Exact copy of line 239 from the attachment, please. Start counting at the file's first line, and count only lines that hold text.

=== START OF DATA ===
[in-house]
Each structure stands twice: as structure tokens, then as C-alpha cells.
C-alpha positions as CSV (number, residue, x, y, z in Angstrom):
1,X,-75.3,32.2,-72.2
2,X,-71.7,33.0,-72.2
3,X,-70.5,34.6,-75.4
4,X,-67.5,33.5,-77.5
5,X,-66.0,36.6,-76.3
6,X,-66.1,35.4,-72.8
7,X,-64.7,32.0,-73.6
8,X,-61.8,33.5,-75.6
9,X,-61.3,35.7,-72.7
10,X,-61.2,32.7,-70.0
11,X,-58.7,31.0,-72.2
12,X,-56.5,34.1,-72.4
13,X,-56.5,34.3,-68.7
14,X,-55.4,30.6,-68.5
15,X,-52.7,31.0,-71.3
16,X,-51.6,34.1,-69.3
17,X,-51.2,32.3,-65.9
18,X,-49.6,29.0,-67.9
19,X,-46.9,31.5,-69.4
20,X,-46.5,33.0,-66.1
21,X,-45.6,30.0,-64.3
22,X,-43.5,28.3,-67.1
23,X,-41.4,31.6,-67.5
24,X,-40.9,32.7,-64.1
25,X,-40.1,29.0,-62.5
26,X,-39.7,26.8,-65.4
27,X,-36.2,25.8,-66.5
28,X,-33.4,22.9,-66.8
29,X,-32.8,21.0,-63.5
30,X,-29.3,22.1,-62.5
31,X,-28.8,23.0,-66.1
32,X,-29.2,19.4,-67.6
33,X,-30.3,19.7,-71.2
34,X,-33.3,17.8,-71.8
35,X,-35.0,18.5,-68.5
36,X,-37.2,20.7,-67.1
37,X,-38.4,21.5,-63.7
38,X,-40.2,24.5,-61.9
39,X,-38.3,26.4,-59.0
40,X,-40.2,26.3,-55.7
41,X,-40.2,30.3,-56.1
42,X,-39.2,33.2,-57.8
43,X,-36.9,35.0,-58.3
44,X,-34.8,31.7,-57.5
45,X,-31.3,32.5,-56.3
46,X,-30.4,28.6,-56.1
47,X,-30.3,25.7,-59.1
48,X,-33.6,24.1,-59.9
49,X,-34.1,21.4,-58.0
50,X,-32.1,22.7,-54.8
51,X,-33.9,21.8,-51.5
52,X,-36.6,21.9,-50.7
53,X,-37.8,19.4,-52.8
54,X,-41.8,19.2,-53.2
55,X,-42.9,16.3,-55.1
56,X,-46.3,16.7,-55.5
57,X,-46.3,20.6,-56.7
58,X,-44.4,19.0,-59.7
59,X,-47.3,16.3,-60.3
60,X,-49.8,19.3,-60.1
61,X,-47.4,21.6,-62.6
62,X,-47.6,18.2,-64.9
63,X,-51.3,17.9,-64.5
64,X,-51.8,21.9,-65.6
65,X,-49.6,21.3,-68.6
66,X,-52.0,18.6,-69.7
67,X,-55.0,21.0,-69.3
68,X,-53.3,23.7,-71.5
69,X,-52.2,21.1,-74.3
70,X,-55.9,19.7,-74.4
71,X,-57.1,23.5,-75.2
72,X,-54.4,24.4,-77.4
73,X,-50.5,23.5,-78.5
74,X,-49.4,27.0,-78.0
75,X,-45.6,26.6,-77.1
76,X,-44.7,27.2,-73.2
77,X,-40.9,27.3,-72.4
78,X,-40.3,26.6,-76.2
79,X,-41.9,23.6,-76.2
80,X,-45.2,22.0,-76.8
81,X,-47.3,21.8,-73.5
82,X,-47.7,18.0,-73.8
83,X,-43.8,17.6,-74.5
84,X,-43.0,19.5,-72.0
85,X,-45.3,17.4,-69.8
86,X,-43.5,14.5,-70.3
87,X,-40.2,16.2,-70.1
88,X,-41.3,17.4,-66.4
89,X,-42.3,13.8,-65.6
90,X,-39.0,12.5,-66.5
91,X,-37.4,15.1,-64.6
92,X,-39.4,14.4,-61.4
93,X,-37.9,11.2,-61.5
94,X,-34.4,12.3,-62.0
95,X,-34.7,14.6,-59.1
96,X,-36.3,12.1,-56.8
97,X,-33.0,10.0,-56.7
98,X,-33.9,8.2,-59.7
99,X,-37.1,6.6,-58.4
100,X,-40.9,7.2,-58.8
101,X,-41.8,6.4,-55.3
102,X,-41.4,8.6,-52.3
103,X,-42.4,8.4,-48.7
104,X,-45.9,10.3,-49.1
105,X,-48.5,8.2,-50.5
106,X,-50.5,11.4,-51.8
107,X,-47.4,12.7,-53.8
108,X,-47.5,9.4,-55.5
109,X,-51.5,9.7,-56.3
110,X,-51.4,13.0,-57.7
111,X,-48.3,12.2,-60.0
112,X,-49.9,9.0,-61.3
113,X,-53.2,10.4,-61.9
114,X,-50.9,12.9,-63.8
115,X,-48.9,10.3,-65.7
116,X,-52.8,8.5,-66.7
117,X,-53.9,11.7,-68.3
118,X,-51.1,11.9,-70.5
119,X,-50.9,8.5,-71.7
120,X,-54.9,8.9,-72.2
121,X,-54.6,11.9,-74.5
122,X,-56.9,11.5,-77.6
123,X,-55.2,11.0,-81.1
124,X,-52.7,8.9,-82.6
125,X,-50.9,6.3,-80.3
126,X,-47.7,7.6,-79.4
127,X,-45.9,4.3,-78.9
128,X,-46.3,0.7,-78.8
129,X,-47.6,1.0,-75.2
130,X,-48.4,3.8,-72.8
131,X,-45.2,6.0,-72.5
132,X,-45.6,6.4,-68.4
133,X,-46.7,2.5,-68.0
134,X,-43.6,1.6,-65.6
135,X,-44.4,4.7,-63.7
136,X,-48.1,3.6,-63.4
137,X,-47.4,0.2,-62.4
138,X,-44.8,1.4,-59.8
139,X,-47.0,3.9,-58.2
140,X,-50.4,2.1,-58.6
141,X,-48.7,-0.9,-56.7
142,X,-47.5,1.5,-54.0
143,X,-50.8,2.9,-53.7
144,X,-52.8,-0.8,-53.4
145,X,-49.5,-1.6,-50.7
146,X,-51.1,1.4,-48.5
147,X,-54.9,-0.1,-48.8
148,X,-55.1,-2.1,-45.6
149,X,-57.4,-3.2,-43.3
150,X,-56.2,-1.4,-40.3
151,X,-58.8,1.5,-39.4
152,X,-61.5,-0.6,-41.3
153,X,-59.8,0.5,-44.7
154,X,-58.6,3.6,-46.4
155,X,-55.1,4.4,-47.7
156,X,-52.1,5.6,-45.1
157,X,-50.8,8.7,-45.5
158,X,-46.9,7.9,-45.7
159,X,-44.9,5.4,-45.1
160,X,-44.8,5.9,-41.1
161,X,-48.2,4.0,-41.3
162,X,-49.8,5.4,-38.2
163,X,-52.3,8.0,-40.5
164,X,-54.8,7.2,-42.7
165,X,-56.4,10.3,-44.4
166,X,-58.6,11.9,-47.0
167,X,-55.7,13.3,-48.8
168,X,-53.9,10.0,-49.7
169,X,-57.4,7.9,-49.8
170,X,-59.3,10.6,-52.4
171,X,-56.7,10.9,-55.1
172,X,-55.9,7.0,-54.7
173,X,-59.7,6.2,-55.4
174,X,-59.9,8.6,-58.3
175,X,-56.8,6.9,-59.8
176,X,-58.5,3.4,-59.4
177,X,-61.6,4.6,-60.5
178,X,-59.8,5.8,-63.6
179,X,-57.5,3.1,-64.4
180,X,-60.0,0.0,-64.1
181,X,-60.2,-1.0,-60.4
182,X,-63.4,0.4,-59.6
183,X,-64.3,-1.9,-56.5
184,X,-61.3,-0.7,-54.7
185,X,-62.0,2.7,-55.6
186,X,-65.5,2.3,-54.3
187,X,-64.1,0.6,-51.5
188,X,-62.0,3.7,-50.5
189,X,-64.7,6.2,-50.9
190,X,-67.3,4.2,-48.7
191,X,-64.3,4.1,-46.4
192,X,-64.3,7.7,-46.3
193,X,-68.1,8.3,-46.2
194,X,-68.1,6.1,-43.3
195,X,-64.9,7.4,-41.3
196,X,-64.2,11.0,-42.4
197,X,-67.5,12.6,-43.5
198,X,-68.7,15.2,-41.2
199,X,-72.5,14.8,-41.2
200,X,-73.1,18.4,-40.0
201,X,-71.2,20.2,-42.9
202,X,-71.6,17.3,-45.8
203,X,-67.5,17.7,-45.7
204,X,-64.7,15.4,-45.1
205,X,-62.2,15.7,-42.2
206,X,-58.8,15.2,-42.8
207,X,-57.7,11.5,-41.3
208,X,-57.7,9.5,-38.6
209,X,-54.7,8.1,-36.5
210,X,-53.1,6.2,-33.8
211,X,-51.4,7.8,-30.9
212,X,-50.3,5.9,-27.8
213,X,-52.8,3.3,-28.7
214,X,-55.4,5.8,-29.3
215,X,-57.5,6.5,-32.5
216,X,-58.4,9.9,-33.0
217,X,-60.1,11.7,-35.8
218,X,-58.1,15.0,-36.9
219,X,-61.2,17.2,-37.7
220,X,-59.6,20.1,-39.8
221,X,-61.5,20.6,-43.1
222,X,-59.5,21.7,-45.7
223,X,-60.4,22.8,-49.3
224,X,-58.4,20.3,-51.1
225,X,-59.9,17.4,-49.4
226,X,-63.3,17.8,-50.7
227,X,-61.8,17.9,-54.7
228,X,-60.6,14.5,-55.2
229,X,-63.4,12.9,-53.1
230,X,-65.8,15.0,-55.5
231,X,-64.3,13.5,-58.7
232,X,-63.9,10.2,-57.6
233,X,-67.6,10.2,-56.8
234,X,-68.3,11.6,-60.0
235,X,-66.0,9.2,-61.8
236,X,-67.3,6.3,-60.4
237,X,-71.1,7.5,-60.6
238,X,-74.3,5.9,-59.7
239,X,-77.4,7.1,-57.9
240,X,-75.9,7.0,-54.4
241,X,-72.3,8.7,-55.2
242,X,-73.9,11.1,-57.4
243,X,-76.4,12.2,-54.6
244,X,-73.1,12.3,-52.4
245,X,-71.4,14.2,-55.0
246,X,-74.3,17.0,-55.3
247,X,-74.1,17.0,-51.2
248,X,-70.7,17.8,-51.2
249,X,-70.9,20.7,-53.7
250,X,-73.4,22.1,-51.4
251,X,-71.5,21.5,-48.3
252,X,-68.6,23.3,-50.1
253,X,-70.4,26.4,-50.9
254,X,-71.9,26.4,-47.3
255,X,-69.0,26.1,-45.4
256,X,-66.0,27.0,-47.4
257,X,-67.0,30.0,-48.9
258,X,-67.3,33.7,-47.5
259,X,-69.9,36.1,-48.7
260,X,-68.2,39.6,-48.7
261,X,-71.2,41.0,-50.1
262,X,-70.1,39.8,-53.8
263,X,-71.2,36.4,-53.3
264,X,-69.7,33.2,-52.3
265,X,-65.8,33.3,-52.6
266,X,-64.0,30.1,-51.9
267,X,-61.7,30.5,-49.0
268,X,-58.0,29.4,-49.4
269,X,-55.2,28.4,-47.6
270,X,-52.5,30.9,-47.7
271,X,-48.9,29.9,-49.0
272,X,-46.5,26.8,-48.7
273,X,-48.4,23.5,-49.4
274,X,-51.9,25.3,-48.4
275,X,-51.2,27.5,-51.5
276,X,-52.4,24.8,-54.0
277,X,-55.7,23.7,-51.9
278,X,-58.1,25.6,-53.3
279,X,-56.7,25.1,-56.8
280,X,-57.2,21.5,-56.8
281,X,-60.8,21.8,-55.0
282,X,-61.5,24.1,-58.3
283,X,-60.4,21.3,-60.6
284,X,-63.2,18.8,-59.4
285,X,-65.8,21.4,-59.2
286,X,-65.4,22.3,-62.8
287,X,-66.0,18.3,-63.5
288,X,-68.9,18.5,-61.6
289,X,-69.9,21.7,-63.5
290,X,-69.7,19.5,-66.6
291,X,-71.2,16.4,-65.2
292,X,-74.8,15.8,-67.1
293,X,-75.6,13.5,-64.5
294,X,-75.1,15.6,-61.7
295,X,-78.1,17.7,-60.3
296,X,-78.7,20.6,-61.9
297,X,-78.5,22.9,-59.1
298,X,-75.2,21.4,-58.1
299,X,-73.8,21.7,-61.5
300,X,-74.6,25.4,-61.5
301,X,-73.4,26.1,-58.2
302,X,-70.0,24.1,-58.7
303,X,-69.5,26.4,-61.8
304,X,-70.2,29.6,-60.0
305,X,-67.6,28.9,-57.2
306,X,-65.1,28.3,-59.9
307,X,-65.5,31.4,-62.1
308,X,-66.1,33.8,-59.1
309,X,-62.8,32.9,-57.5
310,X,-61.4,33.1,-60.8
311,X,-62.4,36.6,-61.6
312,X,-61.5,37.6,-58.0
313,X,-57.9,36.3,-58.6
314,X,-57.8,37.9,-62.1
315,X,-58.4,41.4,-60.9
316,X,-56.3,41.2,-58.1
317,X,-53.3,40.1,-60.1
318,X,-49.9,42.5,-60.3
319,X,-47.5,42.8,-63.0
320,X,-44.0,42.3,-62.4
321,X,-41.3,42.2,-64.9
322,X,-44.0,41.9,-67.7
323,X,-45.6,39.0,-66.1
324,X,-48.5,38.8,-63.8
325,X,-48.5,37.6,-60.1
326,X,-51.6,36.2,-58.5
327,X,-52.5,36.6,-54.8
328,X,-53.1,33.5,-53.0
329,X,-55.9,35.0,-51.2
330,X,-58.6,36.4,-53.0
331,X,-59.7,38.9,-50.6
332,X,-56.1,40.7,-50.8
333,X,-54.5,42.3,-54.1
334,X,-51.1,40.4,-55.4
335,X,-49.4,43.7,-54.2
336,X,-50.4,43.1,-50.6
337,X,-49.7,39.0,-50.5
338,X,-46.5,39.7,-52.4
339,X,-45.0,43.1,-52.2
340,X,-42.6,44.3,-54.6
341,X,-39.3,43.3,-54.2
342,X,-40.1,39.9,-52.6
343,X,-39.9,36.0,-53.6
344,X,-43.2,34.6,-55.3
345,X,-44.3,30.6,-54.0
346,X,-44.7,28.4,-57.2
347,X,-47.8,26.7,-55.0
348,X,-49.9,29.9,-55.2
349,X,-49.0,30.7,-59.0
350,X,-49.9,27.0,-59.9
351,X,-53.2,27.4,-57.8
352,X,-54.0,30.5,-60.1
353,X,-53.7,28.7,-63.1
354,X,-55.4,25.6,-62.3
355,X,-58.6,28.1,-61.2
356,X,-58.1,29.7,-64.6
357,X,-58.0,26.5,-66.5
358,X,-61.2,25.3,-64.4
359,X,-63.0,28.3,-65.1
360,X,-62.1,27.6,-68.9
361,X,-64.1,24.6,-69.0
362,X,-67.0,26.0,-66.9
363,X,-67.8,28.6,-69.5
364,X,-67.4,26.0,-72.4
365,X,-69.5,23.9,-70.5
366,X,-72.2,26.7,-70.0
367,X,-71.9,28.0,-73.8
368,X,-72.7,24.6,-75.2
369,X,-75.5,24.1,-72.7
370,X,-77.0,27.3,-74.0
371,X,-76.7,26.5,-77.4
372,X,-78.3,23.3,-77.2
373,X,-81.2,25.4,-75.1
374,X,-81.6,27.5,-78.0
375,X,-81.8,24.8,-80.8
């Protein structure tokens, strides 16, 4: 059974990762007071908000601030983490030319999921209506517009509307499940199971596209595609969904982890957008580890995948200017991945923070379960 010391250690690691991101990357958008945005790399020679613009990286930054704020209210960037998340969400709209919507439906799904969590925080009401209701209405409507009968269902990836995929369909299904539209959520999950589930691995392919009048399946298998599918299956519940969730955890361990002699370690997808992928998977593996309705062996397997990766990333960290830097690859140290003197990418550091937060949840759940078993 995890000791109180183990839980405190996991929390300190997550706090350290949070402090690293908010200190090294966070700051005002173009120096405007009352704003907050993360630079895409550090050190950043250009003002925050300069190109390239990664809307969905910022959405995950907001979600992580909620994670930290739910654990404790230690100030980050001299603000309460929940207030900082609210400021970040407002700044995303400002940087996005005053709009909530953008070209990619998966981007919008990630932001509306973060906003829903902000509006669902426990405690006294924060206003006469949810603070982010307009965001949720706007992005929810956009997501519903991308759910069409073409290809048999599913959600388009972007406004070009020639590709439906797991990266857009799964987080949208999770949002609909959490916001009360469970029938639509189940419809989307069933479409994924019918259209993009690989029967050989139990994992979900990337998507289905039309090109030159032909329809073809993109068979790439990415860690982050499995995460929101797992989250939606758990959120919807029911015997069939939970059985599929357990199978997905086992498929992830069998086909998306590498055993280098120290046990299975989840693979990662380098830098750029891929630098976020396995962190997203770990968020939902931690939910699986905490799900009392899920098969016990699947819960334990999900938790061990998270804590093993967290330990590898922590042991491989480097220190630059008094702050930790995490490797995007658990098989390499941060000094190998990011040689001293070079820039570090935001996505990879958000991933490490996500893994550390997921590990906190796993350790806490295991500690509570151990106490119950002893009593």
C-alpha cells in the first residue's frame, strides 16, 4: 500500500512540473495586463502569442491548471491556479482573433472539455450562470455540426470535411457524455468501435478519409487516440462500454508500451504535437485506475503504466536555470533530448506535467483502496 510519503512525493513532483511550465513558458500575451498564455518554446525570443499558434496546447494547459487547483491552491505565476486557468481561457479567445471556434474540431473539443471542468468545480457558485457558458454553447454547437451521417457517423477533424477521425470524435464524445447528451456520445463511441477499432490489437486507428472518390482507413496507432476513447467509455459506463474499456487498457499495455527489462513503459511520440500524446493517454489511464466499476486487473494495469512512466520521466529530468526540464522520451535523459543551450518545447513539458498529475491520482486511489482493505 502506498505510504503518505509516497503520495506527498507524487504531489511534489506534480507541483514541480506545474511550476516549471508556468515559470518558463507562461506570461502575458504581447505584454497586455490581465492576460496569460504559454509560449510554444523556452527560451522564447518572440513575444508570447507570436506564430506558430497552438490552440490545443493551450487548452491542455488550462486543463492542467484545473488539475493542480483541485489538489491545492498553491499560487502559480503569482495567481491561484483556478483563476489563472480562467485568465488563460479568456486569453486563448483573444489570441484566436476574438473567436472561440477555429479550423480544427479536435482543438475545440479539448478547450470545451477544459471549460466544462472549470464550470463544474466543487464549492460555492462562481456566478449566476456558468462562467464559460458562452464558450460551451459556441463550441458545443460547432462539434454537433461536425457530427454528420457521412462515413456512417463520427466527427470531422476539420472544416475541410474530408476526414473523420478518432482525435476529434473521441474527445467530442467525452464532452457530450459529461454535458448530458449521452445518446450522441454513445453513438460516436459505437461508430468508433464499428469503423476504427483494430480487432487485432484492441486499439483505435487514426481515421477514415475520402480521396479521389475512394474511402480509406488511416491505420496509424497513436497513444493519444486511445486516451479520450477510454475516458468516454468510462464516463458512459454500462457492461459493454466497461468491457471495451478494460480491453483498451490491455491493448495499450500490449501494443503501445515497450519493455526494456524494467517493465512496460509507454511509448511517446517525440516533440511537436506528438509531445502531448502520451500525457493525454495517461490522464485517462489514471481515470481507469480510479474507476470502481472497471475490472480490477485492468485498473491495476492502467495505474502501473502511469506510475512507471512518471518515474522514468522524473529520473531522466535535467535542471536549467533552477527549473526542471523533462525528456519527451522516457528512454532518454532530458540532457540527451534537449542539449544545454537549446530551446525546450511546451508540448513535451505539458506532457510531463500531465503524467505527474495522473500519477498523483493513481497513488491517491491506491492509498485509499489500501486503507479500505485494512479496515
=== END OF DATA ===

236,X,-67.3,6.3,-60.4